James Griggs arrived from England in 1842. He settled in Franklin, some 40 kilometres southwest of Hobart as the crow flies. At the time, the township was known as ‘The Settlement’ and locals carved a humble existence from the land. They grew fruit and vegetables in the valley, fished in the river, and caught eels on the mudflats. A prolific bounty of Tasmanian timber provided money for all of life’s necessities.
Apples have been grown in the Huon Valley for over 170 years. It was common for early European settlers to plant just one variety of each tree in order to establish a family orchard – a practice that laid the foundations for a booming apple industry. A peak in the middle of the 20th century saw Tasmania export millions of boxes of apples overseas, primarily to the UK and Europe. It’s a history that gave rise to Tasmania’s nickname of the ‘Apple Isle’.
The lucrative exports were stopped dead in their tracks in the early seventies when England joined the common market. With little warning, the industry was decimated and within a decade almost 700 commercial growers had ceased operations. Ultimately, many farmers subdivided their land and left the area.
The Griggs family is one that stayed. BW Griggs & Sons are sixth generation apple and cherry growers who have managed to carve a new niche on the riverbanks of Franklin. “Brian was my grandfather and along with my dad, Kevin, he started this business,” says current owner Dane, who now heads up the business alongside older brother Brett. “Brian purchased this land here in the valley and we all grew up on the original property just 80 metres up the road. BW Griggs and Son obviously refers to him and our father Kevin.” Dane adds jokingly, “The only mention Brett and I got once joining the family operation is the ‘s’ in ‘Sons’.”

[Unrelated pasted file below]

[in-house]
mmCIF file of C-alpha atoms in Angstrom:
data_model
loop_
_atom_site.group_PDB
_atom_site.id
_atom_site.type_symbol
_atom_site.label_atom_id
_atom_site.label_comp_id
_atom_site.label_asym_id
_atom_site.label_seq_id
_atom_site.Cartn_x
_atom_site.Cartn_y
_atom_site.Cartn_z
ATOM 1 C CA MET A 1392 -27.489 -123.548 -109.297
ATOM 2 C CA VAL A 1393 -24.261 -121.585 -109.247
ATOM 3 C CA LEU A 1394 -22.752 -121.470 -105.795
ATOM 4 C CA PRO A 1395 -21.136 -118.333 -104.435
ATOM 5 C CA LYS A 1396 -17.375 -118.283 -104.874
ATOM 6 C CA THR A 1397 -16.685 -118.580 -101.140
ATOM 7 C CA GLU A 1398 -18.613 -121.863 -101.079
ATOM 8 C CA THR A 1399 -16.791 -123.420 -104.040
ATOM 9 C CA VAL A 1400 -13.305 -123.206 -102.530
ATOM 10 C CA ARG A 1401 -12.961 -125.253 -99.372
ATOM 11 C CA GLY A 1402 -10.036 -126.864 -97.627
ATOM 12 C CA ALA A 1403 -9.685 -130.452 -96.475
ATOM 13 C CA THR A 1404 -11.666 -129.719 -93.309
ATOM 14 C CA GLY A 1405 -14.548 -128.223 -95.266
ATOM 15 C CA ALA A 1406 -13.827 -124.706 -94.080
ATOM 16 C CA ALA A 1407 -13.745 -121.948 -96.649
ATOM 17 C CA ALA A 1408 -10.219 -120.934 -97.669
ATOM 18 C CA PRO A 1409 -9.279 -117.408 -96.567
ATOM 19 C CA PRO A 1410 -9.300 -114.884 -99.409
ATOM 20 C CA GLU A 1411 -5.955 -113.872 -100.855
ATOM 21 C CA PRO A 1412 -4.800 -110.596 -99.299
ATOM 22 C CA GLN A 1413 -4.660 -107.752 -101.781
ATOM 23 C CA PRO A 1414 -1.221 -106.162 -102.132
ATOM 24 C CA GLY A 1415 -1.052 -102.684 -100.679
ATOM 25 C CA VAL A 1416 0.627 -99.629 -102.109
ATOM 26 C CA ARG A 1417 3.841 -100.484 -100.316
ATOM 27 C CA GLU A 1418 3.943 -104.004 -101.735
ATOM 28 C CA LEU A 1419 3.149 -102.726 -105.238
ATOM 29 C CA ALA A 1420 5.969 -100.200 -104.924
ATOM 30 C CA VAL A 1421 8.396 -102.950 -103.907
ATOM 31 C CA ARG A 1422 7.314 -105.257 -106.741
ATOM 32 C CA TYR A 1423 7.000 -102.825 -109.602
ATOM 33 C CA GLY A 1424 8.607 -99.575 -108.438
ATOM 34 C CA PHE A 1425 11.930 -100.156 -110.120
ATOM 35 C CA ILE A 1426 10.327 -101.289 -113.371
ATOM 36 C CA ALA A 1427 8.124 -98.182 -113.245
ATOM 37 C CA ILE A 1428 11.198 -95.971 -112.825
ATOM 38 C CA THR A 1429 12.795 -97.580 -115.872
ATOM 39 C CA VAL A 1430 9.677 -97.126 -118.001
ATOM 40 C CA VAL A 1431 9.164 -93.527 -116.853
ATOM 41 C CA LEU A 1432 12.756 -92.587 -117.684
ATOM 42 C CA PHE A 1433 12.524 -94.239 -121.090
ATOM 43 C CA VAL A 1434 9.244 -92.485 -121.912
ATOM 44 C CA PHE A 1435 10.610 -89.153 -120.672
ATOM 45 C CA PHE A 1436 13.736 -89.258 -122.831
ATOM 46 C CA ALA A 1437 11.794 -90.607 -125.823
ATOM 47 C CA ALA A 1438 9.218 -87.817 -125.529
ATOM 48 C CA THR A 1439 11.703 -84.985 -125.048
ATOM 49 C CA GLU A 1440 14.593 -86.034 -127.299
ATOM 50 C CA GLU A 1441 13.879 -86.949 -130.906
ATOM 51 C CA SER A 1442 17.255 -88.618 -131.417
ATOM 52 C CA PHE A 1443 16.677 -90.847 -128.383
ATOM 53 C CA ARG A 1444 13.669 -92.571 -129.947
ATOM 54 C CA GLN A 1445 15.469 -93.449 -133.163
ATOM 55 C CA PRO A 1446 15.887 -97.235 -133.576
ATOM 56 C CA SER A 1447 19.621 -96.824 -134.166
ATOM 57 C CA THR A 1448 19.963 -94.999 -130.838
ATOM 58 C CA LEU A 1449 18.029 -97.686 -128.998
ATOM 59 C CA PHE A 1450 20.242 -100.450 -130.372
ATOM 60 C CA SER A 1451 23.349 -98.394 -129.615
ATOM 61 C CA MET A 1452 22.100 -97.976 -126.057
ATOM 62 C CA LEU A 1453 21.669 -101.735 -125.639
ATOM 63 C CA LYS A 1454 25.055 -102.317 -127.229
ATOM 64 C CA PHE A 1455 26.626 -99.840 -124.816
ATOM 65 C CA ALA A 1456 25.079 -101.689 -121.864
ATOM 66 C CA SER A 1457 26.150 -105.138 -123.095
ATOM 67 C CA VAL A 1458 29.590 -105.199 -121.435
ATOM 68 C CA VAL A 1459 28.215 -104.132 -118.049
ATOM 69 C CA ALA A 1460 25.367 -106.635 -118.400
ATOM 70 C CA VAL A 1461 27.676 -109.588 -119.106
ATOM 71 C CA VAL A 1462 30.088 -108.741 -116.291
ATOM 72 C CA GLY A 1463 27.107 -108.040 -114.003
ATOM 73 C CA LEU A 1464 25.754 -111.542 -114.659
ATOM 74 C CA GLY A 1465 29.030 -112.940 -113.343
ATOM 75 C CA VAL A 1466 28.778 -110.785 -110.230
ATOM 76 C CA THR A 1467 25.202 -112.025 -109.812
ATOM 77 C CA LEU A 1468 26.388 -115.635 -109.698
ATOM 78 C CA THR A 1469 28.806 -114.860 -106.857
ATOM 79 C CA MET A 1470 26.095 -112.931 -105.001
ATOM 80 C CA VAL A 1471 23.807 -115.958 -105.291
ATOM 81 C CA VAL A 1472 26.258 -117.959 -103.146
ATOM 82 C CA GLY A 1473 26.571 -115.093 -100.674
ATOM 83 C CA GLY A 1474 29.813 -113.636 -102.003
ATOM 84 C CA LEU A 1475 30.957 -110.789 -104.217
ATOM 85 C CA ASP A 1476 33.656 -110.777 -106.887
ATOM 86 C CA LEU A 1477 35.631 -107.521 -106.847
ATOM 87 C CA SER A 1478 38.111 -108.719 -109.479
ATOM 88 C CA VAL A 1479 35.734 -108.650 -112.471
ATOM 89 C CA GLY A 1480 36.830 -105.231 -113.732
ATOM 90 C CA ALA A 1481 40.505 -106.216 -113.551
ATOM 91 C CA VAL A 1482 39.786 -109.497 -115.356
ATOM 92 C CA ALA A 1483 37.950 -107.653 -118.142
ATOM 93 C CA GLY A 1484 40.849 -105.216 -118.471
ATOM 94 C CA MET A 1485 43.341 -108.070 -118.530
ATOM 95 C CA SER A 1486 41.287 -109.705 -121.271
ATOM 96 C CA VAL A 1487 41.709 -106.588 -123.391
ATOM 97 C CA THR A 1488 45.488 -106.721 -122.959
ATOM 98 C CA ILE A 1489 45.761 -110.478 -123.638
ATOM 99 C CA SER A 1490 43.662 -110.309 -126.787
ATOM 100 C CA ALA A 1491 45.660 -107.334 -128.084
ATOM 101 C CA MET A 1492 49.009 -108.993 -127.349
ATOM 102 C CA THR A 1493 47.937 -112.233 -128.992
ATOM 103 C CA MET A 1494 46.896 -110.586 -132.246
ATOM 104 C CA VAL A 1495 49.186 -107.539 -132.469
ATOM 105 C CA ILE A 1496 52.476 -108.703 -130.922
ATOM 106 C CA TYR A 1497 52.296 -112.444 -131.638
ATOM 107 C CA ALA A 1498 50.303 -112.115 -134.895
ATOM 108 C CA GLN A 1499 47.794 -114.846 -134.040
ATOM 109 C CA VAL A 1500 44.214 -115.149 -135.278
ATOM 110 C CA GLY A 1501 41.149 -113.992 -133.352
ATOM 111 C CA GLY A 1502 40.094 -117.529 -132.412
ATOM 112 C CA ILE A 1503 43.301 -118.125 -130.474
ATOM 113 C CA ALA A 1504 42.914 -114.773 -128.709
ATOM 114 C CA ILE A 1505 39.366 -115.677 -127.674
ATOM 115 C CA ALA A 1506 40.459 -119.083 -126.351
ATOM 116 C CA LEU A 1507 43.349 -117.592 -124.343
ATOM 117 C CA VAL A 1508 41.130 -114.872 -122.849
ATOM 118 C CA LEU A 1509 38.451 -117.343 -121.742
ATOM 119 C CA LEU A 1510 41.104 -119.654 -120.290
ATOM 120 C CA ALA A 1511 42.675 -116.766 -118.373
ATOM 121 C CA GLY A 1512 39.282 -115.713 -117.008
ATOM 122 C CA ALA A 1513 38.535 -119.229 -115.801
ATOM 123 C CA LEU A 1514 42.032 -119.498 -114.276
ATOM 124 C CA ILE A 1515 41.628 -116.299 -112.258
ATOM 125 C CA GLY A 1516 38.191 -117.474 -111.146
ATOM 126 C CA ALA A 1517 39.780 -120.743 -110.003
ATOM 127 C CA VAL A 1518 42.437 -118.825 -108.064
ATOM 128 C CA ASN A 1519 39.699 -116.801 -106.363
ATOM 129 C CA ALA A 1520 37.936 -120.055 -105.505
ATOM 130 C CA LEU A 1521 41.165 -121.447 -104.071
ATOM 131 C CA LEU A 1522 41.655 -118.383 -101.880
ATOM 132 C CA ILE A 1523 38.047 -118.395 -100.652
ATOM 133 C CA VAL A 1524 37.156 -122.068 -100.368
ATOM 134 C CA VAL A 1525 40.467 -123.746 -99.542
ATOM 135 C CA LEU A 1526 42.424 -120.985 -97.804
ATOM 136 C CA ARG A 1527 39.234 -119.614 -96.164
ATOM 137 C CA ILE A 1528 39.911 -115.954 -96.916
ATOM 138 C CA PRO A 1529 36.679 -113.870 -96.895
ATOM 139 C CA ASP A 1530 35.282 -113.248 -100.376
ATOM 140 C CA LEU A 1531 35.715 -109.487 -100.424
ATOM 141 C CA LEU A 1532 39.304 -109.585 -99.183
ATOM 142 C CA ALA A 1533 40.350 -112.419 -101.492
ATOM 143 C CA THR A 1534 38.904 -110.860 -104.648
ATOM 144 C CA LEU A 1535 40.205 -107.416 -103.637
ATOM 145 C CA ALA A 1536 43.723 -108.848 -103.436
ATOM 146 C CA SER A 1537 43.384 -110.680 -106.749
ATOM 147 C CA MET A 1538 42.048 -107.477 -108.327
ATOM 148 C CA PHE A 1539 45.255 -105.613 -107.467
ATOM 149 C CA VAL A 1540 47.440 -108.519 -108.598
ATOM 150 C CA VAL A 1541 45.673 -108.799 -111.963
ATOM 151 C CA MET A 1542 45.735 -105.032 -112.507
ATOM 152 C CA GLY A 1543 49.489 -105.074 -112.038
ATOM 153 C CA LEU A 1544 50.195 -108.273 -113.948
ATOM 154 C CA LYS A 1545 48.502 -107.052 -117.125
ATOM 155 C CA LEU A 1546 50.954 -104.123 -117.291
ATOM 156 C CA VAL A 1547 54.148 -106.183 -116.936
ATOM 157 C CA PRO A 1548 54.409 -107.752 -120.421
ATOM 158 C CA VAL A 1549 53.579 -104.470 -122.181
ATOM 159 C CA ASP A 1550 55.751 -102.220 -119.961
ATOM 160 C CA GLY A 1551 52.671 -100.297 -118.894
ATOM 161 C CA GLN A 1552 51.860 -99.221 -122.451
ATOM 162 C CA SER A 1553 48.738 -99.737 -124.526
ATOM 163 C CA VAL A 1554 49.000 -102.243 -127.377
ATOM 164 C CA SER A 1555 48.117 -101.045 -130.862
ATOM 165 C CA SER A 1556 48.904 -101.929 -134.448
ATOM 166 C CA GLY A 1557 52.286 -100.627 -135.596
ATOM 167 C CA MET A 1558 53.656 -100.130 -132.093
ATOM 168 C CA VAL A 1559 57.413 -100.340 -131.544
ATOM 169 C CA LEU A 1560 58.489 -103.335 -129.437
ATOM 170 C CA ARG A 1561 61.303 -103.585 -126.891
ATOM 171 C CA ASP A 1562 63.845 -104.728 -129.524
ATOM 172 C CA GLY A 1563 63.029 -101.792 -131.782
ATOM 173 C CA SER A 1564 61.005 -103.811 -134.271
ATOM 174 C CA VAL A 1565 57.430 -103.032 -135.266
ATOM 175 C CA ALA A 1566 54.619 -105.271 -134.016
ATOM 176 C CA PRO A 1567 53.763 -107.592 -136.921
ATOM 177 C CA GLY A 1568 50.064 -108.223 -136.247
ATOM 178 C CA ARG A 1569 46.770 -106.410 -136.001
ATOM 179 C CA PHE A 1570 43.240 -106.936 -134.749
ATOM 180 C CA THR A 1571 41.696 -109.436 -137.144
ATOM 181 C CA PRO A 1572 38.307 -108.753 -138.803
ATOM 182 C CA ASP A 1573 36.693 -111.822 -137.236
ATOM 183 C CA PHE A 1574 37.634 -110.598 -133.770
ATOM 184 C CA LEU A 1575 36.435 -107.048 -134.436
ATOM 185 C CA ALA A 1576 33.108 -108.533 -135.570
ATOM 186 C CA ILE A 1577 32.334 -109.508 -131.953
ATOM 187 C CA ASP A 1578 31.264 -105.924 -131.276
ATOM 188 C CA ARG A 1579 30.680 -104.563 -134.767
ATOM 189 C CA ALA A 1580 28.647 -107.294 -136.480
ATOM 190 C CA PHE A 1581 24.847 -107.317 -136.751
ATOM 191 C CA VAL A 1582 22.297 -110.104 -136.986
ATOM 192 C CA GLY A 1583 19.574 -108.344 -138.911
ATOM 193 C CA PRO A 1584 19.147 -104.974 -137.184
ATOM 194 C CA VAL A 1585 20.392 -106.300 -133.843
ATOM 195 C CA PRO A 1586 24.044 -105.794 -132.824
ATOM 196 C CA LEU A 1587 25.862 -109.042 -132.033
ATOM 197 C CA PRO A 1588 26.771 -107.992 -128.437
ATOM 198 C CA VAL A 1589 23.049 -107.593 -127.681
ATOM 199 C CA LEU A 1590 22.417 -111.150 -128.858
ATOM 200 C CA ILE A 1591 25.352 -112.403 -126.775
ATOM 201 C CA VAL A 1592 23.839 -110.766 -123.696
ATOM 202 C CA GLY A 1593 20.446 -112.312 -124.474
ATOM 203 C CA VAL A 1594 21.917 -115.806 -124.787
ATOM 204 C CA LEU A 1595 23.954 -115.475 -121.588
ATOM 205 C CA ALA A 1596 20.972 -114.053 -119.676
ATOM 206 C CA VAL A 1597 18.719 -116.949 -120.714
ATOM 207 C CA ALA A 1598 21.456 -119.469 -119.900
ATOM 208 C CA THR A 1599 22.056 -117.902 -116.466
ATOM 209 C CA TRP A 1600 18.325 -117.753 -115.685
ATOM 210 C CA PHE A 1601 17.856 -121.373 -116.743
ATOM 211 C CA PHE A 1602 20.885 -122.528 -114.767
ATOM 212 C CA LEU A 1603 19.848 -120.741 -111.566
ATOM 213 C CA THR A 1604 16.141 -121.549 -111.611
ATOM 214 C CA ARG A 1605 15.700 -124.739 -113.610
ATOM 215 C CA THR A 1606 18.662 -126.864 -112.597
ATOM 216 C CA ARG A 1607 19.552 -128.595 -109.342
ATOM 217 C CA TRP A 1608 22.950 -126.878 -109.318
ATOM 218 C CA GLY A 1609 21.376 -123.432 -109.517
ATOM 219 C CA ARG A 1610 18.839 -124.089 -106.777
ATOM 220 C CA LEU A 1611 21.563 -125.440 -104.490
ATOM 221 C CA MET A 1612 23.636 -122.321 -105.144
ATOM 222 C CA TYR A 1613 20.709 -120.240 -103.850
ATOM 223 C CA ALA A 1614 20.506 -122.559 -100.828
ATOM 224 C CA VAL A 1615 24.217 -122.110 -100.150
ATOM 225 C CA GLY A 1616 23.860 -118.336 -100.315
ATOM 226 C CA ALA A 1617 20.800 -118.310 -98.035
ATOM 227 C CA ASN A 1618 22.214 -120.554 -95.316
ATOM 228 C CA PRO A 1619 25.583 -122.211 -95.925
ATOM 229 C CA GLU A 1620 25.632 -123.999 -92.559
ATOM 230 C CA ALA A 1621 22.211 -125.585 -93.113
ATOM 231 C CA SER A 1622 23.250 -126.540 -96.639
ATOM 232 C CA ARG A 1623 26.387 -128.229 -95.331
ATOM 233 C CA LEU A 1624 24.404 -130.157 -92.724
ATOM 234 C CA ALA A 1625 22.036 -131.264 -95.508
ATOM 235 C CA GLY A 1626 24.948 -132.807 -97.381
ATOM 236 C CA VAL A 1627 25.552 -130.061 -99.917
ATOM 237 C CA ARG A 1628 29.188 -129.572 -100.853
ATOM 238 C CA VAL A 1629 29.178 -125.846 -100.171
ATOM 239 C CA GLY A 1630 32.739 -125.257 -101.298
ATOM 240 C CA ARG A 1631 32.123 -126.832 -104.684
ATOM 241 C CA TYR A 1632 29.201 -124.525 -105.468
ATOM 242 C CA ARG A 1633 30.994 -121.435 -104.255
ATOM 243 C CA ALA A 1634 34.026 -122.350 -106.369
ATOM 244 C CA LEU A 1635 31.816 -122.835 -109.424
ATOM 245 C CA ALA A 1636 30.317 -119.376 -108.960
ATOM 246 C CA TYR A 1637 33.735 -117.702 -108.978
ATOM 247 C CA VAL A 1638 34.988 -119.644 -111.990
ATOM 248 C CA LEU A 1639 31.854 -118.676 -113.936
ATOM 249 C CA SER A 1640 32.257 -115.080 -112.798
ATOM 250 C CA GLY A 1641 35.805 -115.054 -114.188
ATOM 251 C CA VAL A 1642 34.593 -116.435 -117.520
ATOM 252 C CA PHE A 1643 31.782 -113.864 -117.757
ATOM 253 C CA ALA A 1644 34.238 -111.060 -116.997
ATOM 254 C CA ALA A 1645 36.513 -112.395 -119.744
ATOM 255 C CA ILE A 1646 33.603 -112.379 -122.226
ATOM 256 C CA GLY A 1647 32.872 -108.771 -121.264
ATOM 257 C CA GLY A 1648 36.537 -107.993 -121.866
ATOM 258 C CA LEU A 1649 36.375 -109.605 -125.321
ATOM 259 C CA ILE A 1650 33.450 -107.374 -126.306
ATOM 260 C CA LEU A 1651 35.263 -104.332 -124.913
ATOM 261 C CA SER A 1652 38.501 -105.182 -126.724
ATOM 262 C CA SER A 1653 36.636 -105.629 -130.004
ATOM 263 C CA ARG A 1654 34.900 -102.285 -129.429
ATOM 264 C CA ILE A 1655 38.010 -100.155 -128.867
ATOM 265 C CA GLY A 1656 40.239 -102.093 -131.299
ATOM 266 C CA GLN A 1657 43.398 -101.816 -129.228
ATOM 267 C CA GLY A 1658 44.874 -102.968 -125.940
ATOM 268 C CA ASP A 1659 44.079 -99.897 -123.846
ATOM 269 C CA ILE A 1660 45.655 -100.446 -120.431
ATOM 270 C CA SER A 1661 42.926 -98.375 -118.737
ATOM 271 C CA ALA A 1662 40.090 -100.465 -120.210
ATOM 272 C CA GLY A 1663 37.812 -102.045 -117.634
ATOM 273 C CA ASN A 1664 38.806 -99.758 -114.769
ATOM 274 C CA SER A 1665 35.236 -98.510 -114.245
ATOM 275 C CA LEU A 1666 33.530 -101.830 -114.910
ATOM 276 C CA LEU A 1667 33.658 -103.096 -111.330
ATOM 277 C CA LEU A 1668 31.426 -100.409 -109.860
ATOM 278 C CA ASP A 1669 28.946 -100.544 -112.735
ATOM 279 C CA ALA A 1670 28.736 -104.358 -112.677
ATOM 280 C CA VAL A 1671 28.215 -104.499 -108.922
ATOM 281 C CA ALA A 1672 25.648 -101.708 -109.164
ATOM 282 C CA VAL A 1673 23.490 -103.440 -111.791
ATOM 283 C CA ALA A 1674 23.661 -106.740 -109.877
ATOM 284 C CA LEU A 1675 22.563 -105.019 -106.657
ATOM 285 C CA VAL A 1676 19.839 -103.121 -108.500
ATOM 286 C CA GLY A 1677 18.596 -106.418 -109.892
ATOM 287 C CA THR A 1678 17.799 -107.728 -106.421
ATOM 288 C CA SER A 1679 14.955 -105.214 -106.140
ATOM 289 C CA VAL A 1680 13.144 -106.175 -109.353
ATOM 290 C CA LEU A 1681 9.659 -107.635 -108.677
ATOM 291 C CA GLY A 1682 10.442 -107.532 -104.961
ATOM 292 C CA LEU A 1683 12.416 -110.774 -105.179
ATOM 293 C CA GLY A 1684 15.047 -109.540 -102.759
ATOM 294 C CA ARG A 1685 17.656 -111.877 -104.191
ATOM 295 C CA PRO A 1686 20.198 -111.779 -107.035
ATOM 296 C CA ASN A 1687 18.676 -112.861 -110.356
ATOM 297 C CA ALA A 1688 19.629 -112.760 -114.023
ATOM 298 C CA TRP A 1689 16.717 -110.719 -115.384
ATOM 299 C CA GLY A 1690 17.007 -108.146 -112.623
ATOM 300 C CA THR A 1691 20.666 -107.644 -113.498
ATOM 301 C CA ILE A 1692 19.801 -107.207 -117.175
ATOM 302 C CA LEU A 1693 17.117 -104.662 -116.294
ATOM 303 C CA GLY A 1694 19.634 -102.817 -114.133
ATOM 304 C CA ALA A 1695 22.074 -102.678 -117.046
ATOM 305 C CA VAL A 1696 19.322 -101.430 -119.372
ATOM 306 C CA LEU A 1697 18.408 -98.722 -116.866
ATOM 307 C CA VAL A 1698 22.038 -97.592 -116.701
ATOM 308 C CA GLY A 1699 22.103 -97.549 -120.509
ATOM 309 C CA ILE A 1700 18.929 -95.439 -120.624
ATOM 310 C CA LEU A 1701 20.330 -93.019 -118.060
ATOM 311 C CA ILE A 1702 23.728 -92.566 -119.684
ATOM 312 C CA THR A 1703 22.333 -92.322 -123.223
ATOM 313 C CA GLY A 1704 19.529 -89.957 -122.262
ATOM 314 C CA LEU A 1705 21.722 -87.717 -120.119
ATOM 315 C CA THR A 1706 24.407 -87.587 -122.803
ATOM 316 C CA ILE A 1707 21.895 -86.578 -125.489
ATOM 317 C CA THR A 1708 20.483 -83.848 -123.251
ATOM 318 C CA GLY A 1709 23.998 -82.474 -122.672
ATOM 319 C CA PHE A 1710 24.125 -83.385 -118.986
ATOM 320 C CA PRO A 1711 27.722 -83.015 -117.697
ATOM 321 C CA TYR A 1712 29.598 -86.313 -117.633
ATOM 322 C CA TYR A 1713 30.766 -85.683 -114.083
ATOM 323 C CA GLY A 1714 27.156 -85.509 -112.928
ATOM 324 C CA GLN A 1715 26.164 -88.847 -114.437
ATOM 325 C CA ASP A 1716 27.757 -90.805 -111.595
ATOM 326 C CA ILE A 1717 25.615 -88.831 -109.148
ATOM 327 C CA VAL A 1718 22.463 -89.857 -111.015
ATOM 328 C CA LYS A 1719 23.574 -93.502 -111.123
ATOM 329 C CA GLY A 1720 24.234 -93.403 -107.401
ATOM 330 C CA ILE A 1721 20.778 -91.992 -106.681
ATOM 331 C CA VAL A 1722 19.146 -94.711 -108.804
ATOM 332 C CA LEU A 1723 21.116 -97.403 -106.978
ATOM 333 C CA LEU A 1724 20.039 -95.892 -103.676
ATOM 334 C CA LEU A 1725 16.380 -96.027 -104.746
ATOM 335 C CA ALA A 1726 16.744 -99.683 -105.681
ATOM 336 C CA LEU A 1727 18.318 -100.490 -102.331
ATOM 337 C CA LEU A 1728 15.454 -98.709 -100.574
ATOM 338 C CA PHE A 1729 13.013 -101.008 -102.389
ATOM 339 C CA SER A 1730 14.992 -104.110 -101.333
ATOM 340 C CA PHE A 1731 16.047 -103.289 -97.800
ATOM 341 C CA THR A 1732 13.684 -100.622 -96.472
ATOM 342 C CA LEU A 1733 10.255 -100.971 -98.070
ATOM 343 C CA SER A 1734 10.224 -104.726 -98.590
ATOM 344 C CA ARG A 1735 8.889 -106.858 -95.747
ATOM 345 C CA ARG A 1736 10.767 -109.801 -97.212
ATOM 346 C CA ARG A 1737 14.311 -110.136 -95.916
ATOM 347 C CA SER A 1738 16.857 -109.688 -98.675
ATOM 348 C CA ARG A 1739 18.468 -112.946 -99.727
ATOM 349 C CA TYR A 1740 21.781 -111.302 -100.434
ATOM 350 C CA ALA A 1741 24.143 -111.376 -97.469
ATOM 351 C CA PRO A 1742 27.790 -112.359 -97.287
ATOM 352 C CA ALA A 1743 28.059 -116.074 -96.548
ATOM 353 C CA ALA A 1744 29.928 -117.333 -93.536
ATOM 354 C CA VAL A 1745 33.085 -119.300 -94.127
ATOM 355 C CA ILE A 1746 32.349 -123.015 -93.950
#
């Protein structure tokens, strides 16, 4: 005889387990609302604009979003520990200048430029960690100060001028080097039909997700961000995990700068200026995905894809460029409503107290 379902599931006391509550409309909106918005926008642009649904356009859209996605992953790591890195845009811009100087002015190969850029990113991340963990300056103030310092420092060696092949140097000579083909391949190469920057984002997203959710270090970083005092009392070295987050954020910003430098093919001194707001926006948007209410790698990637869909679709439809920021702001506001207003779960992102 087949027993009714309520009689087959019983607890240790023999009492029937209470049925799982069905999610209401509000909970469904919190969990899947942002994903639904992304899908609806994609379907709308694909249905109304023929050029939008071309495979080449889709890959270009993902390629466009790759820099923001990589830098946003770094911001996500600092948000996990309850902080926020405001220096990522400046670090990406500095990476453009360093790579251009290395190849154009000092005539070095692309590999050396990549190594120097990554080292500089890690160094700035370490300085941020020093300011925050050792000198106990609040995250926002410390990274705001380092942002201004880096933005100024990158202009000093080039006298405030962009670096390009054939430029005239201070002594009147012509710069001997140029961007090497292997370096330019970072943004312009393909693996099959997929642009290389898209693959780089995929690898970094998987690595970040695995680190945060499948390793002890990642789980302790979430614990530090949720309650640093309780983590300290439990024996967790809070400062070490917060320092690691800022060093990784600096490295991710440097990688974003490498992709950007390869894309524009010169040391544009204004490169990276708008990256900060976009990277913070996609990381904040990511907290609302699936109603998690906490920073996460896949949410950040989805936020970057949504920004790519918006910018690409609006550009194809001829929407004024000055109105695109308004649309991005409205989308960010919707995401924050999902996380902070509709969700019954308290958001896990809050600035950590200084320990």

“Over time dad has acquired more land and our orchards are now dotted around this one valley. It makes it challenging to operate from the perspective of moving equipment and resources around, but provides insurance in terms of weather. If we have trouble with a frost or hail at one orchard, chances are the others have been spared. It’s a practice that spreads our risk.”
Growing a small portfolio of popular varieties, the Griggs’ stumbled across what has become their signature fruit almost 20 years ago. “I remember it well,” recalls Dane. “It was February and all the apples were still pretty green. A limb of apples was spotted that had a lot more colour than is usual at that time of the year.”
Dane explains how it’s something that’s not uncommon and is just a natural bud mutation. “We see it quite a lot, but usually these natural mutations don’t go on to have all the commercial growing characteristics that we need.” He pauses before adding, “We marked the limb, kept an eye on it, and once the fruit was ripe were pleasantly surprised to find it tasted pretty good.”